Papillomaviruses (PVs) comprise a large family of viruses infecting nearly all vertebrate species, with more than 100 human PVs identified. Our previous studies showed that a mutant chimera HPV18/16 genome, consisting of the upper regulatory region and early ORFs of HPV18 and the late ORFs of HPV16, was capable of producing infectious virus in organotypic raft cultures. We were interested in determining whether the ability of this chimeric genome to produce infectious virus was the result of HPV18 and HPV16 being similarly oncogenic, anogenital types and whether more disparate PV types could also interact functionally. To test this we created a series of HPV18 chimeric genomes where the ORFs for the HPV18 capsid genes were replaced with the capsid genes of HPV45, HPV39, HPV33, HPV31, HPV11, HPV6b, HPV1a, CRPV, and BPV1. All chimeras were able to produce infectious chimeric viral particles, although with lower infectivity than wild-type HPV18. Steps in the viral life cycle and characteristics of the viral particles were examined to identify potential causes for the decrease in infectivity.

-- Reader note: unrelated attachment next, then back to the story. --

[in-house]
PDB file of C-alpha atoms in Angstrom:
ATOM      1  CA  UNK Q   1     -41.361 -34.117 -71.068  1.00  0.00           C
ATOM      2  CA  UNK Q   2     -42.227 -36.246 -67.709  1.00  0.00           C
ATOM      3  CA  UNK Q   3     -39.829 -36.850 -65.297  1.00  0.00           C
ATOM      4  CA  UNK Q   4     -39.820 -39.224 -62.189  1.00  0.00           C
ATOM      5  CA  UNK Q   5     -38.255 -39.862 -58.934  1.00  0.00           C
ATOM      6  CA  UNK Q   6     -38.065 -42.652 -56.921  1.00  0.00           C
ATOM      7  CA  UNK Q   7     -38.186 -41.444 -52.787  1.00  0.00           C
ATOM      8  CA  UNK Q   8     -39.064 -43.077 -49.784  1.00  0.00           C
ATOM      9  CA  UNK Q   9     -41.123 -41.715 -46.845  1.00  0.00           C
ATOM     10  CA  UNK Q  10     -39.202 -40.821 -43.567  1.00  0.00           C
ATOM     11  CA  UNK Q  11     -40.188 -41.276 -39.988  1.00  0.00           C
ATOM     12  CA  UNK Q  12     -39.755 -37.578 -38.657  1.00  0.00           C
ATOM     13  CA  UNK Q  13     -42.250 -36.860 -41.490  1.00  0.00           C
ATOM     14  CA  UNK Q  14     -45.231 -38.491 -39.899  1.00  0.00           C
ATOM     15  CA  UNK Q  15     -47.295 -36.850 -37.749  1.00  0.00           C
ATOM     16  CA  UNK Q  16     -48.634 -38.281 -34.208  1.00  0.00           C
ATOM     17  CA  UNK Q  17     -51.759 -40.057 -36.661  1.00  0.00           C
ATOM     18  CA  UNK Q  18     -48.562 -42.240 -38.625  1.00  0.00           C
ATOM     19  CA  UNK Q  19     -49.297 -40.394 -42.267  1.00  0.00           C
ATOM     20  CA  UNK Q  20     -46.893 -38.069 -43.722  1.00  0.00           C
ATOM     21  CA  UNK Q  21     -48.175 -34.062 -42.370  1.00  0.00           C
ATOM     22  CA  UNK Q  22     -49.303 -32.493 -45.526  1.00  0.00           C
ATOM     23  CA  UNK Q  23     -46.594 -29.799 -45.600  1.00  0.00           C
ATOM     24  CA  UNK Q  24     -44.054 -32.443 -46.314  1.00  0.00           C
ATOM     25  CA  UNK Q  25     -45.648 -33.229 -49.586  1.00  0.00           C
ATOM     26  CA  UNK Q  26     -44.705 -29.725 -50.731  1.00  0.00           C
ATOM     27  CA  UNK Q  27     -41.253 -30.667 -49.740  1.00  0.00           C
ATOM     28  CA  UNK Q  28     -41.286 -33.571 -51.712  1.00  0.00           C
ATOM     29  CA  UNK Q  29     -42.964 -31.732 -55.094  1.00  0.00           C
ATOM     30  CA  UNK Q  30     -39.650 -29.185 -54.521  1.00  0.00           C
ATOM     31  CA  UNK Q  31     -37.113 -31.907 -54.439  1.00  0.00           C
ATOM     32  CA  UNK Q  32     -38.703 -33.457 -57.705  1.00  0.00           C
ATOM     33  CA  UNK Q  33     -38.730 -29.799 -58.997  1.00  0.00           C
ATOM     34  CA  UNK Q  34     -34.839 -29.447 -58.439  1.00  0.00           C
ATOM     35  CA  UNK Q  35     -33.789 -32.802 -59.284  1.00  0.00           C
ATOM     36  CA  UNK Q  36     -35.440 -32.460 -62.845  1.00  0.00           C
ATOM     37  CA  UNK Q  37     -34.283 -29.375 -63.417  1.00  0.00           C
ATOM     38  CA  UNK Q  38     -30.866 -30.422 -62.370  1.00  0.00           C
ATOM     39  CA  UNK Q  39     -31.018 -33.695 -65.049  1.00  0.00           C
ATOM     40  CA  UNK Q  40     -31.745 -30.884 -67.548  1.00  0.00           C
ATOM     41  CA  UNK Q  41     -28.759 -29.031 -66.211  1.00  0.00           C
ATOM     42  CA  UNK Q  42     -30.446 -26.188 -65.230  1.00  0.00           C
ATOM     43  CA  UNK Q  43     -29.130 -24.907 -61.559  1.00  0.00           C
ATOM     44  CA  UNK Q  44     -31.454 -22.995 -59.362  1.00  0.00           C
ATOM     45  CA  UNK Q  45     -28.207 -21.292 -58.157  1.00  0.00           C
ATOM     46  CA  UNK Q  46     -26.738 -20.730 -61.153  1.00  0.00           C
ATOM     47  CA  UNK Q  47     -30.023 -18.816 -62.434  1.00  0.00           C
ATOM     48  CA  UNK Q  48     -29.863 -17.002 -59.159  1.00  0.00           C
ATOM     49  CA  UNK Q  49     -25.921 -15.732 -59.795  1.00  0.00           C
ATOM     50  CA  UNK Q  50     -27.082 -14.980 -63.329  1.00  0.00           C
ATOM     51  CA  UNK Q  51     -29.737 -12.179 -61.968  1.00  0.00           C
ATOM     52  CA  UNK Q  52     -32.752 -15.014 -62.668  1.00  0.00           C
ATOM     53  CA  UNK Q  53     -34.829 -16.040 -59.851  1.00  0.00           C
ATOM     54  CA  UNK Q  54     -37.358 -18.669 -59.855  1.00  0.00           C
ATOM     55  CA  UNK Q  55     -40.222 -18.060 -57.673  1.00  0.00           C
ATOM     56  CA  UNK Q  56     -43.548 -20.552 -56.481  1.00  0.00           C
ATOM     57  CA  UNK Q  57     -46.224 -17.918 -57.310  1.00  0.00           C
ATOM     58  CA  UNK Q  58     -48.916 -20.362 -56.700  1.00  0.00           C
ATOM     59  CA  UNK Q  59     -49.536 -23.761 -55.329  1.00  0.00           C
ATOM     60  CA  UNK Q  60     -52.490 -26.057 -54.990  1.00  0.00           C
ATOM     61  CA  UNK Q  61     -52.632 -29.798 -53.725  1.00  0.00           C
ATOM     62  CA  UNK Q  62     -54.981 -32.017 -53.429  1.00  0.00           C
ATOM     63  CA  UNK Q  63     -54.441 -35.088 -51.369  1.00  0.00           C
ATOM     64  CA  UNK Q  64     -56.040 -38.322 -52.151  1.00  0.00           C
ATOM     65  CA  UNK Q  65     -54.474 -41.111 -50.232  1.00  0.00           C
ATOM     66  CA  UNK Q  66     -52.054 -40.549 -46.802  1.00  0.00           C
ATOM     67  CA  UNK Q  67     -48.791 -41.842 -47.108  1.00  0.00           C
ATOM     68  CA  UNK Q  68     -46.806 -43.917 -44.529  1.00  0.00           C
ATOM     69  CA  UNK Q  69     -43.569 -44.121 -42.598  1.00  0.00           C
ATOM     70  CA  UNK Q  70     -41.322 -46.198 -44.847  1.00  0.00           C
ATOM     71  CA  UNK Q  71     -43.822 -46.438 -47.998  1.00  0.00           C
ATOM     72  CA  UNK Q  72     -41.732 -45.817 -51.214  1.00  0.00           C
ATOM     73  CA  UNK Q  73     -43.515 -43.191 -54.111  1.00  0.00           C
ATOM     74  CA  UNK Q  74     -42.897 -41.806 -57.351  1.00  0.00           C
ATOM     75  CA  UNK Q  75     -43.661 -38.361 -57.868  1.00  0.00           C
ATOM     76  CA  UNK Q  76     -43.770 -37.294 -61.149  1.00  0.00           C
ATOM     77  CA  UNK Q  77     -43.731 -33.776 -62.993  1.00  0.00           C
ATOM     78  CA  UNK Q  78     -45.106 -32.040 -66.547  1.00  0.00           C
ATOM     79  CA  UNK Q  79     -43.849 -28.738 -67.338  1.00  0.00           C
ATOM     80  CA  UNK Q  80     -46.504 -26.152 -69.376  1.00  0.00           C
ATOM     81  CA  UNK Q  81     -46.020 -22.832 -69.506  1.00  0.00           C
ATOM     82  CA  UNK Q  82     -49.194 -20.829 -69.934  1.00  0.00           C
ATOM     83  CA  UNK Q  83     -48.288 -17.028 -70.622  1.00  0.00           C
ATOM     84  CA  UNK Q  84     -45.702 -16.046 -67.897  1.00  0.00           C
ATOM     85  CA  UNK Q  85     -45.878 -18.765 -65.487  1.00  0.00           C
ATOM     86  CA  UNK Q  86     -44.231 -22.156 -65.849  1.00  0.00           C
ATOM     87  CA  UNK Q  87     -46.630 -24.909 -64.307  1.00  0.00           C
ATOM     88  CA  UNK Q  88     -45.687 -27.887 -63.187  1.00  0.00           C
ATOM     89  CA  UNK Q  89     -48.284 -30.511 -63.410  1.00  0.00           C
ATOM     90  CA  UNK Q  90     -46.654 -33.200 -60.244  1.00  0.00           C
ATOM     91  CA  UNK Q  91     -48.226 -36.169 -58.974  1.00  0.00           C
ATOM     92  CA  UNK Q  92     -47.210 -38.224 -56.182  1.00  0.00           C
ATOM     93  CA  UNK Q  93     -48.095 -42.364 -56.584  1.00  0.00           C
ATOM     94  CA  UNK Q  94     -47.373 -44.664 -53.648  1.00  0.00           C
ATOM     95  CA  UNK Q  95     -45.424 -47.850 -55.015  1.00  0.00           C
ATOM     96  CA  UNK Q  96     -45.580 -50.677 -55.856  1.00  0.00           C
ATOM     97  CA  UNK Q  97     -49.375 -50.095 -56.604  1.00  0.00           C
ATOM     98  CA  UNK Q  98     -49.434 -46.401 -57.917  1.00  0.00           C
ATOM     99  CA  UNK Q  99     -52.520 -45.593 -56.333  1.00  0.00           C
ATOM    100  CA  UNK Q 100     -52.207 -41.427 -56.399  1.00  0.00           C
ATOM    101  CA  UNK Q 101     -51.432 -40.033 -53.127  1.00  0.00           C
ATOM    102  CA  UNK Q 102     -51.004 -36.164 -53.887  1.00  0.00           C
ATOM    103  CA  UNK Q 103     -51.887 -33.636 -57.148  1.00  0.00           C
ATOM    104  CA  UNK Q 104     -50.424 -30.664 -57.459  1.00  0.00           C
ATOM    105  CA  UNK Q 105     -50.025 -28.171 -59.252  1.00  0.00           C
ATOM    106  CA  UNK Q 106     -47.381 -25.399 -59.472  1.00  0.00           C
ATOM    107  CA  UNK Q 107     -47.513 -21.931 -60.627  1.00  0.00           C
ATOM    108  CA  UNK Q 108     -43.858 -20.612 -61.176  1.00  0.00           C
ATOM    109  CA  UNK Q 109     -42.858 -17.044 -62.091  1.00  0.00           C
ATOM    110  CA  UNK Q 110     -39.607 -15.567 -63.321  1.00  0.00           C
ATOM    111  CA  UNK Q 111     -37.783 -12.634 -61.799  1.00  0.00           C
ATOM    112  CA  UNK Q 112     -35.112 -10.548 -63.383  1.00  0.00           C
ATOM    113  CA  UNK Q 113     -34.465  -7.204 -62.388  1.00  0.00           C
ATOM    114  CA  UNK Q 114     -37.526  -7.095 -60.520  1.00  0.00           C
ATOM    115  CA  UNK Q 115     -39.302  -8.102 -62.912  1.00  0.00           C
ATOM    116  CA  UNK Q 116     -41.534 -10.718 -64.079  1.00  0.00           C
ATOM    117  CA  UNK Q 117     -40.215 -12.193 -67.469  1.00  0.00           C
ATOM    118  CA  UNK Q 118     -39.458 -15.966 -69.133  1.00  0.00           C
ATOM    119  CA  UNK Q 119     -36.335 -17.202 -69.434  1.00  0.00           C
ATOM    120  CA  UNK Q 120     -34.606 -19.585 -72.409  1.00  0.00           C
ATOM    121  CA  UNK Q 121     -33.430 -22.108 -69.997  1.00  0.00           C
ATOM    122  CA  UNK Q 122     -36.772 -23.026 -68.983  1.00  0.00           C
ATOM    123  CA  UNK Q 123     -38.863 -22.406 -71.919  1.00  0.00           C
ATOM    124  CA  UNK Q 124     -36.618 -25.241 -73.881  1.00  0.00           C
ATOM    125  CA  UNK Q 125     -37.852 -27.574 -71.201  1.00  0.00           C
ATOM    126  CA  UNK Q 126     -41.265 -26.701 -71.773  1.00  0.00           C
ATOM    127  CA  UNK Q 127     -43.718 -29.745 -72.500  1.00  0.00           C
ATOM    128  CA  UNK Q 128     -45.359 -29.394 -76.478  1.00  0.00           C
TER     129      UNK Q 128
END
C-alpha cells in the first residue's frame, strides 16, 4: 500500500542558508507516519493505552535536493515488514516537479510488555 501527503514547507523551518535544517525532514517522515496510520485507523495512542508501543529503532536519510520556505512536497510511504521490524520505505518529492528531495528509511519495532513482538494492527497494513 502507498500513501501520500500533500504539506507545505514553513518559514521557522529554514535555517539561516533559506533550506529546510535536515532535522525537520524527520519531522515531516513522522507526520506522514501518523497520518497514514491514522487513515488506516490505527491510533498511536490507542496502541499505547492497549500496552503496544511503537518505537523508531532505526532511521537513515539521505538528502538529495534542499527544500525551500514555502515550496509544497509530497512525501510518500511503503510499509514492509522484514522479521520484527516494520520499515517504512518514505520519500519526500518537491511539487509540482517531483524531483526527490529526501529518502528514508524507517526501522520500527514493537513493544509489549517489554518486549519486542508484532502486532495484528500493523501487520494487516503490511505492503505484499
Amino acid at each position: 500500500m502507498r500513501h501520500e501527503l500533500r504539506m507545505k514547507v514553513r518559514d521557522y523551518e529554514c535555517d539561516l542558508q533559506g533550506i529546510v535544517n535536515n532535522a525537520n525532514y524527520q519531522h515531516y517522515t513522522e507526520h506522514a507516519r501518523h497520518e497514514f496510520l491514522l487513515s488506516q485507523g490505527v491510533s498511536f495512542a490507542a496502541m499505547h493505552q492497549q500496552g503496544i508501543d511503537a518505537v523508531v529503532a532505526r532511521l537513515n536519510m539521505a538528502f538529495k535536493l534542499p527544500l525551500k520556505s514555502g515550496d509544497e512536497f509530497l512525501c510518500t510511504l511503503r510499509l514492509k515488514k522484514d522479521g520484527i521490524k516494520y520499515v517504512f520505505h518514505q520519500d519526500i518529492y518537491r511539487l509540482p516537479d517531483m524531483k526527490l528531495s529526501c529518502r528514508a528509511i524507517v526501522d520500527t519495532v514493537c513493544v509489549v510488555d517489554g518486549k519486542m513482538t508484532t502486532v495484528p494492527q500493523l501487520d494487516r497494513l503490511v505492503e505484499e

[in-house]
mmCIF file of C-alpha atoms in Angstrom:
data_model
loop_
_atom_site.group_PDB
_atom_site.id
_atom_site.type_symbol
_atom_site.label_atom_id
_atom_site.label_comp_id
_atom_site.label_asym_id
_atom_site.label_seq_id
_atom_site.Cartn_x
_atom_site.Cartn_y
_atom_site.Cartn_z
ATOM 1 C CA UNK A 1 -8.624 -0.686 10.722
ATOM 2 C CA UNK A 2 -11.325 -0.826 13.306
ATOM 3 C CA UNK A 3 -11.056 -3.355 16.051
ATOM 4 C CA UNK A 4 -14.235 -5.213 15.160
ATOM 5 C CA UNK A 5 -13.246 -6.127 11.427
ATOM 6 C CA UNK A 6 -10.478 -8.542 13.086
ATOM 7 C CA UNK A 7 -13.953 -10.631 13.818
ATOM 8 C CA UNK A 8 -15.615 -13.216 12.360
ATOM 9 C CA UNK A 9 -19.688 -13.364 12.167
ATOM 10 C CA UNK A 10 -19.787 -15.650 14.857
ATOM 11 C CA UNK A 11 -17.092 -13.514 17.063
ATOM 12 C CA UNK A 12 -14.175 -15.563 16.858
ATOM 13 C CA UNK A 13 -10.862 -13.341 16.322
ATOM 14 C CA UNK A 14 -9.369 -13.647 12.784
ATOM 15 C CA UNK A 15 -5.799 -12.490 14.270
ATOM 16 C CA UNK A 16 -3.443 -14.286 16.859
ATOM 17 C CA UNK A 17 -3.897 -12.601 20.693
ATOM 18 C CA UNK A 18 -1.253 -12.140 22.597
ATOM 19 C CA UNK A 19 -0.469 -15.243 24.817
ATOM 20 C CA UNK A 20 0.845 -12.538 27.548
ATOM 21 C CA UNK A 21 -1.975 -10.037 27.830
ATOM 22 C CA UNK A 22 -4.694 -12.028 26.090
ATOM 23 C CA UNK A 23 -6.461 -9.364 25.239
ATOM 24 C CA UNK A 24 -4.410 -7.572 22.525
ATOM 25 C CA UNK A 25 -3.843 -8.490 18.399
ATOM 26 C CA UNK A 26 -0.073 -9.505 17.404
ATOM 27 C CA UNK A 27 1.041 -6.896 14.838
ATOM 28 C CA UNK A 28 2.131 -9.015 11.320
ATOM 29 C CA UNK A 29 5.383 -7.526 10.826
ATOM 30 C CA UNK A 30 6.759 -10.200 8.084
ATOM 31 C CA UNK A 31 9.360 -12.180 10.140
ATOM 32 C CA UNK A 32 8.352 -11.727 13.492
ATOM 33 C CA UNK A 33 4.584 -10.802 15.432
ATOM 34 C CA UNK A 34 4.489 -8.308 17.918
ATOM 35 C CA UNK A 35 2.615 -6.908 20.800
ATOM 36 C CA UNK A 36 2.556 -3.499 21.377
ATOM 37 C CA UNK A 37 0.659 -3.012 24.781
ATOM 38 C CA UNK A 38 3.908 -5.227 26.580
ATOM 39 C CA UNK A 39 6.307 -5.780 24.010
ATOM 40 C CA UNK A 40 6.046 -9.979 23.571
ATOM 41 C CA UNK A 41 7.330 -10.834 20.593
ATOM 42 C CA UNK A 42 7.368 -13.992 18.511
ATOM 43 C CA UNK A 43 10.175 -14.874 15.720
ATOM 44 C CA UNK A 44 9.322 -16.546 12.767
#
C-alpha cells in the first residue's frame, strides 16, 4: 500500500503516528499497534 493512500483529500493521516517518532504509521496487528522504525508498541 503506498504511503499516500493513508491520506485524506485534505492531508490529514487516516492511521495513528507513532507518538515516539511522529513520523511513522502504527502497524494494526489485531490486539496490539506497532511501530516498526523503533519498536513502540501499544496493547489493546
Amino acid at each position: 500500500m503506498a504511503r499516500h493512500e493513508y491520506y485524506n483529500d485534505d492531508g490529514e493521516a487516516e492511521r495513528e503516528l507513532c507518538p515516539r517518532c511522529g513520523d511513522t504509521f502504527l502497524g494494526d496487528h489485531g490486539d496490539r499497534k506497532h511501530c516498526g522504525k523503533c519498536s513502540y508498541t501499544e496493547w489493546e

- Cervical cancer
- Chimeric virus